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Sandia is a multiprogram National Laboratory operated by Sandia Corporation, a Lockheed Martin Company, for the United States Department of Energy. With many years of experience and hundreds of successful projects in designing, developing, and delivering complex micro- to macro-sized automated systems, Sandia’s Intelligent Systems, Robotics, and Cybernetics (ISRC) organization responds to challenges impacting national security and US economic competitiveness. The Lockheed Martin Corp. has managed Sandia since Oct. 1, 1993, for the U.S. Department of Energy. Most of Sandia’s work is sponsored by DOE’s National Nuclear Security Administration, but we also work for other federal agencies, including the Department of Defense, Department of Homeland Security, and others. We work cooperatively with a number of government, U.S. industry, and academic partners to accomplish our missions.

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Precise Control of Force

POSTED 07/09/2008

Systems developed by Sandia's Intelligent Systems and Robotics Center (ISRC) often require precise control of the forces applied. Developers add load cells to robots to sense force and moment. These load cells are called six-axis force-torque sensors because they must accurately and separately measure all three components of an applied force and all three components of an applied moment. Typically these load cells cost around $5000 each and are relatively fragile. Because the high cost and fragility are often an impediment to more widespread application of robots in hazardous environments, we have developed a load cell which will sell for a fraction of the cost and provide sensitivity and accuracy comparable to the existing higher priced units.

A new approach was taken to develop a unique simplified six-axis load cell. It consists of a prismatic section of material with semiconductor strain gauges attached around the circumference. By placing 24 strain gauges in suitable locations around one or more circumferences of the section, six four-arm bridges are constructed so that each bridge produces an analog signal that is proportional to one of the six loads and is unaffected by the other five loads. The combination of very simple geometry and regular positioning of the strain gauges makes this six-axis load cell much less expensive to produce than other designs.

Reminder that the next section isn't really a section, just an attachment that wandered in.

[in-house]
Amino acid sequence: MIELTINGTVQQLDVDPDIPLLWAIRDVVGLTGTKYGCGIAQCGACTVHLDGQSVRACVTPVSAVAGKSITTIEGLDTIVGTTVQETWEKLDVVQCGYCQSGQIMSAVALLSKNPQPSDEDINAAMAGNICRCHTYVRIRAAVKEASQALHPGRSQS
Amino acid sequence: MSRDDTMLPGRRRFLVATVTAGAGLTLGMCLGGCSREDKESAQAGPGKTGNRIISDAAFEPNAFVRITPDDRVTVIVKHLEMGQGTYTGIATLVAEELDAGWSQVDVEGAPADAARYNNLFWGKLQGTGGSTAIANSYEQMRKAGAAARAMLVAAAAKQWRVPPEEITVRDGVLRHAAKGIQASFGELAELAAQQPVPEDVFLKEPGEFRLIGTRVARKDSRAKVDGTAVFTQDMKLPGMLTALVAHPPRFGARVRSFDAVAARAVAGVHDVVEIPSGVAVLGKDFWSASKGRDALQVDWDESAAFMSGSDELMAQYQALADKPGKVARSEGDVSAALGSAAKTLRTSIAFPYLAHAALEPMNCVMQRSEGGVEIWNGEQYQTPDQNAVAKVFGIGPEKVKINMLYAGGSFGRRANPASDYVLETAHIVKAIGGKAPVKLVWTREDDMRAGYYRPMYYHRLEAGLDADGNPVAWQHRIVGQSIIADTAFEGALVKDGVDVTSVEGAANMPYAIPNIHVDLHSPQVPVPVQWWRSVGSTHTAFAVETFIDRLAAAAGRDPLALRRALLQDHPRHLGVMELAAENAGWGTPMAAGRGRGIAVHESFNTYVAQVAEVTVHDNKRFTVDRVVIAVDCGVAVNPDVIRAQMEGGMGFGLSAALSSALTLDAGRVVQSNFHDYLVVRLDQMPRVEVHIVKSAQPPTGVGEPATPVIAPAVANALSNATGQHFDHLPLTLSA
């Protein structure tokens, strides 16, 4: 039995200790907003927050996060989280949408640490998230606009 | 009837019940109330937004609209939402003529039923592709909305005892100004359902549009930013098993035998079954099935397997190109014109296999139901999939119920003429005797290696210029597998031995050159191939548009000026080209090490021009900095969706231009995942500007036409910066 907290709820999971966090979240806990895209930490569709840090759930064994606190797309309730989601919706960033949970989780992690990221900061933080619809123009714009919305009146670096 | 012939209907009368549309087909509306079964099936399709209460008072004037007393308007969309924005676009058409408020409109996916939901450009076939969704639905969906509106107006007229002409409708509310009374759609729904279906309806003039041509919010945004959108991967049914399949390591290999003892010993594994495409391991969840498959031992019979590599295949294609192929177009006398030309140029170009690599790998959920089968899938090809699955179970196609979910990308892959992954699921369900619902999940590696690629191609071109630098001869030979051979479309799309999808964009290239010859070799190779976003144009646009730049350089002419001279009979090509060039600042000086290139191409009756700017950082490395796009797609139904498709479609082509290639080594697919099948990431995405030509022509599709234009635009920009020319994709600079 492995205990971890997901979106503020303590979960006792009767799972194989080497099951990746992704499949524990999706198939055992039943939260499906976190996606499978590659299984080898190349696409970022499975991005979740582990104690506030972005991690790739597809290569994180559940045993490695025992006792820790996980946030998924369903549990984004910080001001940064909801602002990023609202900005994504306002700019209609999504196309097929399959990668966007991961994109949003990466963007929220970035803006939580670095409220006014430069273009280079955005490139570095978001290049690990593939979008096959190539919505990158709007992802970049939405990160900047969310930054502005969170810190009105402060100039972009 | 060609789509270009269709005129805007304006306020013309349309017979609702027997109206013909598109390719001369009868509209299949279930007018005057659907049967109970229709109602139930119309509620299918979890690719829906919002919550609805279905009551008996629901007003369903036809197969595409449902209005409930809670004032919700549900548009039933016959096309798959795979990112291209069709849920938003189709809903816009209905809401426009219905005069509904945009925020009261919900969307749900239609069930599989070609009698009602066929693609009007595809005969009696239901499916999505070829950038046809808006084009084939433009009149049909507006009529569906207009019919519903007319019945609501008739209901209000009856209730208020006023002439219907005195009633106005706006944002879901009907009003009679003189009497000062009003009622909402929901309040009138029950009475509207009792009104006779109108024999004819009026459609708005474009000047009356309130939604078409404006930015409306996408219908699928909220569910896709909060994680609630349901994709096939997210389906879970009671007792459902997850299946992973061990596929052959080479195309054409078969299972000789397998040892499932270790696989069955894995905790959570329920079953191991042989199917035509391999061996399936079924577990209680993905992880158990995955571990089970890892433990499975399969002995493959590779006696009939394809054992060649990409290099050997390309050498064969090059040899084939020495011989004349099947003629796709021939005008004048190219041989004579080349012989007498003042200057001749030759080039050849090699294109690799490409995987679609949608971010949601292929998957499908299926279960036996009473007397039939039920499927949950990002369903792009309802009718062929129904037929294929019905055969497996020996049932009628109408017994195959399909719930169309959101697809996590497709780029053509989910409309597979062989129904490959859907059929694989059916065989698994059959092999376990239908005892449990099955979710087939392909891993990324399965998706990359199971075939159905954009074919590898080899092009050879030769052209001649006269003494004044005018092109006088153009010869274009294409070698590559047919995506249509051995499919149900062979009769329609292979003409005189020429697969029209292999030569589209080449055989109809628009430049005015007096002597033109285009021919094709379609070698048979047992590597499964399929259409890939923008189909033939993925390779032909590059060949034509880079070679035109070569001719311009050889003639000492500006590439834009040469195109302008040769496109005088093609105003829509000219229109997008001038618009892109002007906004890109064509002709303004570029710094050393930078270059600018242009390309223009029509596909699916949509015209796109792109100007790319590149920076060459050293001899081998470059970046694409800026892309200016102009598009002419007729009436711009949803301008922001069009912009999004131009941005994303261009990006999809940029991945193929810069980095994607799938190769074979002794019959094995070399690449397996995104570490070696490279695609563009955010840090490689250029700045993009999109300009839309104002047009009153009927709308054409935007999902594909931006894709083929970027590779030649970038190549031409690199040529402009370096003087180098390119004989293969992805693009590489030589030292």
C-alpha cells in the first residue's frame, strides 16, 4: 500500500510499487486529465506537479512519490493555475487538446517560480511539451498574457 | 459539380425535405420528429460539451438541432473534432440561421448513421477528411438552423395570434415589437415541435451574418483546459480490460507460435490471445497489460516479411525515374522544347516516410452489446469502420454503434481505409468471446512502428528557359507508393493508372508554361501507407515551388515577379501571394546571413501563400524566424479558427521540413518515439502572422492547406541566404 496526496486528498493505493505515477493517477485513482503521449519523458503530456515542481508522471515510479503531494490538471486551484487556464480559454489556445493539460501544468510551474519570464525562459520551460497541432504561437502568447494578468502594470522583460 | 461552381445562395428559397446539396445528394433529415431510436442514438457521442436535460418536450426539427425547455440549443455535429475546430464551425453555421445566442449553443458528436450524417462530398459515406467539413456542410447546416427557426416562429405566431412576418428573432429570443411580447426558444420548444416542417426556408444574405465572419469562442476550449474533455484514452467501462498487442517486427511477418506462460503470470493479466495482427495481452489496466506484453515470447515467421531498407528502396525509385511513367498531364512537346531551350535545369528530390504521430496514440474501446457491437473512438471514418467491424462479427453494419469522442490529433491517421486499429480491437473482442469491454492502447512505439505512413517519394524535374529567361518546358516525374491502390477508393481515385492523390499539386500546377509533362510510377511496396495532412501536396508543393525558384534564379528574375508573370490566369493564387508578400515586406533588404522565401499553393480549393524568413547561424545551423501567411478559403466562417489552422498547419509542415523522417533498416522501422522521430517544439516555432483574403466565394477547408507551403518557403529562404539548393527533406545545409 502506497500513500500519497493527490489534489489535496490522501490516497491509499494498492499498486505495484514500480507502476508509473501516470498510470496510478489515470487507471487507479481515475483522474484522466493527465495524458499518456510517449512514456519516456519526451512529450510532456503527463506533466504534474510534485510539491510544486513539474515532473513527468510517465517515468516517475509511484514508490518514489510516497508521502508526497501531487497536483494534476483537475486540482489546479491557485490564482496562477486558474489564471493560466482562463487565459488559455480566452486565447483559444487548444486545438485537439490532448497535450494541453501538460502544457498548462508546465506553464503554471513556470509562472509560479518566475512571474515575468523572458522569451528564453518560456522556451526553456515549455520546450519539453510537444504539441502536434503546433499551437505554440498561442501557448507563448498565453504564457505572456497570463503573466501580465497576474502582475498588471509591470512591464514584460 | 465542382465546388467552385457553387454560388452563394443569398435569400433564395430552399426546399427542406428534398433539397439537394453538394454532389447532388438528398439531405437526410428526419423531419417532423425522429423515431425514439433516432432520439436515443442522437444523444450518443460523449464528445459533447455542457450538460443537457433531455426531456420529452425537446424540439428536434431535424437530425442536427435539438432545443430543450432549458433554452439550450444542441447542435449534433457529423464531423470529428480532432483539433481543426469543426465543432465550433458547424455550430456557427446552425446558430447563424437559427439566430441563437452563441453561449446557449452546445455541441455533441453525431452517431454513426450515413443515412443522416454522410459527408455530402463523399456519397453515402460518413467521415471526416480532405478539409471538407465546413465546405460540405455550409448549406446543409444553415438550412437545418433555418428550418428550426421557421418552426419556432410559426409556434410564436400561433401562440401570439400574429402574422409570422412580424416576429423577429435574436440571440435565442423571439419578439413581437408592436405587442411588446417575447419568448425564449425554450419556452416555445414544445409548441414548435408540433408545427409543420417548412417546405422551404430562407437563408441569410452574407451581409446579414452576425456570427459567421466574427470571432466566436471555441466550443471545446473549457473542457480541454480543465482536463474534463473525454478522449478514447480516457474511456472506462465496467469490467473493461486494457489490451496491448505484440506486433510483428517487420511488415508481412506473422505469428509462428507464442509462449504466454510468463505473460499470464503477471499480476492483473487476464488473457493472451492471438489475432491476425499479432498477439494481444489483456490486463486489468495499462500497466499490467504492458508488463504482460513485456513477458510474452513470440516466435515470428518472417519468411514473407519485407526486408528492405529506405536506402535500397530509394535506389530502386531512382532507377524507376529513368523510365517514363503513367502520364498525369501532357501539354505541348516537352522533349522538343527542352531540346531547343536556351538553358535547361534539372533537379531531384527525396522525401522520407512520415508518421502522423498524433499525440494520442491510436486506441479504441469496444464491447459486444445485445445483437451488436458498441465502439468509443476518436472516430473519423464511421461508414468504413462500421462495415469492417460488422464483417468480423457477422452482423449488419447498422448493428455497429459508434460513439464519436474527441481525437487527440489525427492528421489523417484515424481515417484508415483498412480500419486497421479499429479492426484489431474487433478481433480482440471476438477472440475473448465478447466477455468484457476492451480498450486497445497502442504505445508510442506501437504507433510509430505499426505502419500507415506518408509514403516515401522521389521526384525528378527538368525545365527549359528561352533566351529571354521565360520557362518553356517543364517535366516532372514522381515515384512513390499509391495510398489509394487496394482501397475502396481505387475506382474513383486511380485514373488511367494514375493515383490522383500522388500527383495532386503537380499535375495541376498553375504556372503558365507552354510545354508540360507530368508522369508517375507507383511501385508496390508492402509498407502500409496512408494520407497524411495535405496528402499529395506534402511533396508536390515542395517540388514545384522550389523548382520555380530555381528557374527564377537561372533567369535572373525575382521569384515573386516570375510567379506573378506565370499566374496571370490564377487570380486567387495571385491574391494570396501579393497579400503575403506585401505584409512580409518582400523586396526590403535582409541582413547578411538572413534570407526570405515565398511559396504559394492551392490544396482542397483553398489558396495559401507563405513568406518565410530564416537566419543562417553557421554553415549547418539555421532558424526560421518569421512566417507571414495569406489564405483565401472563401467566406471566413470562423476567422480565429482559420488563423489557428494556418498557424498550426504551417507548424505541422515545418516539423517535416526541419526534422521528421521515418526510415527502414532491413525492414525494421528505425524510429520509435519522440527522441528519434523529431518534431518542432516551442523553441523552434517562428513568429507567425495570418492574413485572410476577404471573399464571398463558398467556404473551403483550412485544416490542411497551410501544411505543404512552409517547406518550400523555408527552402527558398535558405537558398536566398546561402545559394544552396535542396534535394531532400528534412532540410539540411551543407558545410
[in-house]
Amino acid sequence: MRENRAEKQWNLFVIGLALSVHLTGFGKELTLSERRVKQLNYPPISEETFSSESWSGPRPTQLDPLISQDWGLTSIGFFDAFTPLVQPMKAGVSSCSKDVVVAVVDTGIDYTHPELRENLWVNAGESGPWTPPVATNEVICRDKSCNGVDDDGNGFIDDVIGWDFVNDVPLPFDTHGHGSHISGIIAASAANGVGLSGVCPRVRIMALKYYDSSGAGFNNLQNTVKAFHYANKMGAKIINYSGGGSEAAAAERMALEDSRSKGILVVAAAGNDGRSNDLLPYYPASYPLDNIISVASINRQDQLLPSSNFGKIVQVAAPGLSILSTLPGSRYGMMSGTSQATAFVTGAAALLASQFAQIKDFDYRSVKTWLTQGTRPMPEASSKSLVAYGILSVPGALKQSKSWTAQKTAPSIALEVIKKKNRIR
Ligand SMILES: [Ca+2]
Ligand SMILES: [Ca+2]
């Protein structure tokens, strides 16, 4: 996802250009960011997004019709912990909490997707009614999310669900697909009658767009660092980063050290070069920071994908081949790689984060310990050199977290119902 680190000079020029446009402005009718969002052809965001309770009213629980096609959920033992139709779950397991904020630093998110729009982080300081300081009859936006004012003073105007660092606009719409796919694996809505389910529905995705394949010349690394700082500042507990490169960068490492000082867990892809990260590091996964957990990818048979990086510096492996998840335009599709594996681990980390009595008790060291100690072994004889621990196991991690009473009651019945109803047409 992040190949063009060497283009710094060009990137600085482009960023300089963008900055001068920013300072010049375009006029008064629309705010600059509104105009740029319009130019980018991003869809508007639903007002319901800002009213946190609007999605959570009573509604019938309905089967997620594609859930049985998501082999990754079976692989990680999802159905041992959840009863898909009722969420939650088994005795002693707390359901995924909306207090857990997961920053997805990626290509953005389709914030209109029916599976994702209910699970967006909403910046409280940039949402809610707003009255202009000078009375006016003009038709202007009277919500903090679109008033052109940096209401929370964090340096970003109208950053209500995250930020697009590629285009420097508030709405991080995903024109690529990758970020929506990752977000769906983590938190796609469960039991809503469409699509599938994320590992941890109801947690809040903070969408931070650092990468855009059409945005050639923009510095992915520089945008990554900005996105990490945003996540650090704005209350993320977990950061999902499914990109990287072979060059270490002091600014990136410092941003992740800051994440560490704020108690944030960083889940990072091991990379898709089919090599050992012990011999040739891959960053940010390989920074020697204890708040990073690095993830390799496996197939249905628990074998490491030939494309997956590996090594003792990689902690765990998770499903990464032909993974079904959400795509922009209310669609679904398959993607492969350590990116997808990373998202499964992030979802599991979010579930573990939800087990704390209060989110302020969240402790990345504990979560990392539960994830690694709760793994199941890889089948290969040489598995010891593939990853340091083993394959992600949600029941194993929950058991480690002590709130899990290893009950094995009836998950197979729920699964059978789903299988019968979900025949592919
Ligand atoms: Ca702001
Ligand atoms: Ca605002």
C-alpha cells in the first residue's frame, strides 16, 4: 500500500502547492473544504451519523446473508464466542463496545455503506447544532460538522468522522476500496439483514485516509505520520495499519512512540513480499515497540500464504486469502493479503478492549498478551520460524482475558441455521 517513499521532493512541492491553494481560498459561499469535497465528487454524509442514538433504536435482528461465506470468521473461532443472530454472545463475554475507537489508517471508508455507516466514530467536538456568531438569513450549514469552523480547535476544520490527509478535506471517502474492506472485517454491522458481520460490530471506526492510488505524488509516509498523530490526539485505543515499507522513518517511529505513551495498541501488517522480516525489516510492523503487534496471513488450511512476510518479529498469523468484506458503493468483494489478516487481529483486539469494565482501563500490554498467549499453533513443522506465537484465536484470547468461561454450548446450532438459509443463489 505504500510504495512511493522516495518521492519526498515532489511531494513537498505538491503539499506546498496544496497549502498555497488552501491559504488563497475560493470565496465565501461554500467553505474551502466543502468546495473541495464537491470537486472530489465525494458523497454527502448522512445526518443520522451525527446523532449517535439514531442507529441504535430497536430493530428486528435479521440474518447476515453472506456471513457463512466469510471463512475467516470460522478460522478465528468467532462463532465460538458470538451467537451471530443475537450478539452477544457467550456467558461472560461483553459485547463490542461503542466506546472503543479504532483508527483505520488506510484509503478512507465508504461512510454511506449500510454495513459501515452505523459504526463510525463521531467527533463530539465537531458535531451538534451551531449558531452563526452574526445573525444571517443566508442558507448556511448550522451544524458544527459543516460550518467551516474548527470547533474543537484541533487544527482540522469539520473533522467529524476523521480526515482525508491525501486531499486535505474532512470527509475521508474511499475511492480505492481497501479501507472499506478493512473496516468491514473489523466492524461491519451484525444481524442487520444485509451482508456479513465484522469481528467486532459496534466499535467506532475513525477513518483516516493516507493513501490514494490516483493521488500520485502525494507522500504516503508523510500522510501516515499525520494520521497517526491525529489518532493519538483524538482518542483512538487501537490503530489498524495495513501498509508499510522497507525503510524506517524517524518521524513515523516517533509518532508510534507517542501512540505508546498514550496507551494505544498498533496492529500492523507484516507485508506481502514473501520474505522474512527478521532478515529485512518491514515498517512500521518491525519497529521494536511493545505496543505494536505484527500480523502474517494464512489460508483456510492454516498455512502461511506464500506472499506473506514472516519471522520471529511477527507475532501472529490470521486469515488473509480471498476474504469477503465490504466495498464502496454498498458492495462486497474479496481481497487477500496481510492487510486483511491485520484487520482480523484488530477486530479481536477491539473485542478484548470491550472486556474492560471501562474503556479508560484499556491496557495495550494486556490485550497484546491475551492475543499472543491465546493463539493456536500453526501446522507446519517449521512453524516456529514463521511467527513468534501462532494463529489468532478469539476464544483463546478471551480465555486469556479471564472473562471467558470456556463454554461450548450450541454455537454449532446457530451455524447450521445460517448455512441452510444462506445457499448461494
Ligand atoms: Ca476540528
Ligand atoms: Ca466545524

Besides a much lower production cost (less than $400), the new load cells are easier to manufacture, have minimum signal processing electronics, produce direct analog outputs of all six axis loads, and can be manufactured as an integral part of a robot.

A 1-inch-diameter version of the load cell will produce about 1 mV of output for a load of 1 pound or a moment of 1 inch-pound. In addition to being quite sensitive, the load cell is also very rugged. A 1-inch-diameter version can safely handle loads of 1000 pounds and moments of 1000 inch-pounds. The design is readily scaleable over a range of sizes and loads.

The simplified six-axis load cell is well-suited for any application where forces and moments acting on a robot must be monitored. Because of the simple design and rugged construction, it can be used in areas where existing six-axis load cells may not be practical. In addition, the design can be easily modified and simplified even further if less than a full six-axis sensor is required. Since the load cell can be constructed by placing strain gauges on the inner or outer surface of an annulus, an integral version of the load cell can be designed into a robot by properly gauging existing robotic elements. The design is simple enough to make backfitting existing robots with the load cell practical. The simplified six-axis load cell design is protected under United States patent 5,850,044 and is available for licensing from Sandia.

Barry Spletzer
(505) 845-9835